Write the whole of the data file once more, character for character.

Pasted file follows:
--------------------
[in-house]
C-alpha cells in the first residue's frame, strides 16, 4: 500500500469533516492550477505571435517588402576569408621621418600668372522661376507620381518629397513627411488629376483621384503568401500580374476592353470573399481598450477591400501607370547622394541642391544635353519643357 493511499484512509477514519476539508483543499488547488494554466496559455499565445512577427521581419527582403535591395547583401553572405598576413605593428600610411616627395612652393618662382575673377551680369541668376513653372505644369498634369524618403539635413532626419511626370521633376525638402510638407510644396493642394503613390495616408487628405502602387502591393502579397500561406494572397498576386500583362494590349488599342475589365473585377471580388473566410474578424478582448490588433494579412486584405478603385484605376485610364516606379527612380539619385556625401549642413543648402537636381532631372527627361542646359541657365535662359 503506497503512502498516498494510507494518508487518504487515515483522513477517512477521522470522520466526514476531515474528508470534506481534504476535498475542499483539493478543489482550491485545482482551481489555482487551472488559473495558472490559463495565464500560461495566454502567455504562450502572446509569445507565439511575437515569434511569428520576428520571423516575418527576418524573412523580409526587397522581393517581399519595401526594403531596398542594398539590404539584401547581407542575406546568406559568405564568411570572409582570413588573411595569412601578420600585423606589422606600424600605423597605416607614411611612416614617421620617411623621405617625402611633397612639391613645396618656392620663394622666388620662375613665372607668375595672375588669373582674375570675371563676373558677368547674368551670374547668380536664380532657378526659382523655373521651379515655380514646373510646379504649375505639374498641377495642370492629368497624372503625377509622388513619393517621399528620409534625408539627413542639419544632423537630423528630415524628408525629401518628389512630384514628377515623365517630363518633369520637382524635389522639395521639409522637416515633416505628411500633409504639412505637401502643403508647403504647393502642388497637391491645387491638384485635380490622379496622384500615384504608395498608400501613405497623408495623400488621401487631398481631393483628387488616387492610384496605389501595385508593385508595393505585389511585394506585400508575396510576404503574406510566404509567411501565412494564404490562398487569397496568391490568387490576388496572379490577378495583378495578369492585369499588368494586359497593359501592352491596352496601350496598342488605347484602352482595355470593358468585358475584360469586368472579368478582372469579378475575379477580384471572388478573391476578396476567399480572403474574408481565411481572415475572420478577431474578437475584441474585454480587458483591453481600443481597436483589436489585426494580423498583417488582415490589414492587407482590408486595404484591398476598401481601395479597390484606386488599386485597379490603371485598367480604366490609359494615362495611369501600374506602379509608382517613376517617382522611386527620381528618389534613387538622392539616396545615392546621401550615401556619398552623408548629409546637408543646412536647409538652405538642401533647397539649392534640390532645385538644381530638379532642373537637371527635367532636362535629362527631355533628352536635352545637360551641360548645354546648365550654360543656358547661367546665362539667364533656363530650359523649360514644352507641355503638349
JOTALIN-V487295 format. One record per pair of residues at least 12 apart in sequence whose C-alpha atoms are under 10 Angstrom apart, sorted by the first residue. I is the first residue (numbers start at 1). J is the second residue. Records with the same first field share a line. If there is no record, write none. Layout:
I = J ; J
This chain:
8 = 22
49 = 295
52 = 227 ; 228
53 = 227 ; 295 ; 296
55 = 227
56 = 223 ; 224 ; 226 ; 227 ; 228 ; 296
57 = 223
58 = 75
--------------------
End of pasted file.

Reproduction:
[in-house]
C-alpha cells in the first residue's frame, strides 16, 4: 500500500469533516492550477505571435517588402576569408621621418600668372522661376507620381518629397513627411488629376483621384503568401500580374476592353470573399481598450477591400501607370547622394541642391544635353519643357 493511499484512509477514519476539508483543499488547488494554466496559455499565445512577427521581419527582403535591395547583401553572405598576413605593428600610411616627395612652393618662382575673377551680369541668376513653372505644369498634369524618403539635413532626419511626370521633376525638402510638407510644396493642394503613390495616408487628405502602387502591393502579397500561406494572397498576386500583362494590349488599342475589365473585377471580388473566410474578424478582448490588433494579412486584405478603385484605376485610364516606379527612380539619385556625401549642413543648402537636381532631372527627361542646359541657365535662359 503506497503512502498516498494510507494518508487518504487515515483522513477517512477521522470522520466526514476531515474528508470534506481534504476535498475542499483539493478543489482550491485545482482551481489555482487551472488559473495558472490559463495565464500560461495566454502567455504562450502572446509569445507565439511575437515569434511569428520576428520571423516575418527576418524573412523580409526587397522581393517581399519595401526594403531596398542594398539590404539584401547581407542575406546568406559568405564568411570572409582570413588573411595569412601578420600585423606589422606600424600605423597605416607614411611612416614617421620617411623621405617625402611633397612639391613645396618656392620663394622666388620662375613665372607668375595672375588669373582674375570675371563676373558677368547674368551670374547668380536664380532657378526659382523655373521651379515655380514646373510646379504649375505639374498641377495642370492629368497624372503625377509622388513619393517621399528620409534625408539627413542639419544632423537630423528630415524628408525629401518628389512630384514628377515623365517630363518633369520637382524635389522639395521639409522637416515633416505628411500633409504639412505637401502643403508647403504647393502642388497637391491645387491638384485635380490622379496622384500615384504608395498608400501613405497623408495623400488621401487631398481631393483628387488616387492610384496605389501595385508593385508595393505585389511585394506585400508575396510576404503574406510566404509567411501565412494564404490562398487569397496568391490568387490576388496572379490577378495583378495578369492585369499588368494586359497593359501592352491596352496601350496598342488605347484602352482595355470593358468585358475584360469586368472579368478582372469579378475575379477580384471572388478573391476578396476567399480572403474574408481565411481572415475572420478577431474578437475584441474585454480587458483591453481600443481597436483589436489585426494580423498583417488582415490589414492587407482590408486595404484591398476598401481601395479597390484606386488599386485597379490603371485598367480604366490609359494615362495611369501600374506602379509608382517613376517617382522611386527620381528618389534613387538622392539616396545615392546621401550615401556619398552623408548629409546637408543646412536647409538652405538642401533647397539649392534640390532645385538644381530638379532642373537637371527635367532636362535629362527631355533628352536635352545637360551641360548645354546648365550654360543656358547661367546665362539667364533656363530650359523649360514644352507641355503638349
JOTALIN-V487295 format. One record per pair of residues at least 12 apart in sequence whose C-alpha atoms are under 10 Angstrom apart, sorted by the first residue. I is the first residue (numbers start at 1). J is the second residue. Records with the same first field share a line. If there is no record, write none. Layout:
I = J ; J
This chain:
8 = 22
49 = 295
52 = 227 ; 228
53 = 227 ; 295 ; 296
55 = 227
56 = 223 ; 224 ; 226 ; 227 ; 228 ; 296
57 = 223
58 = 75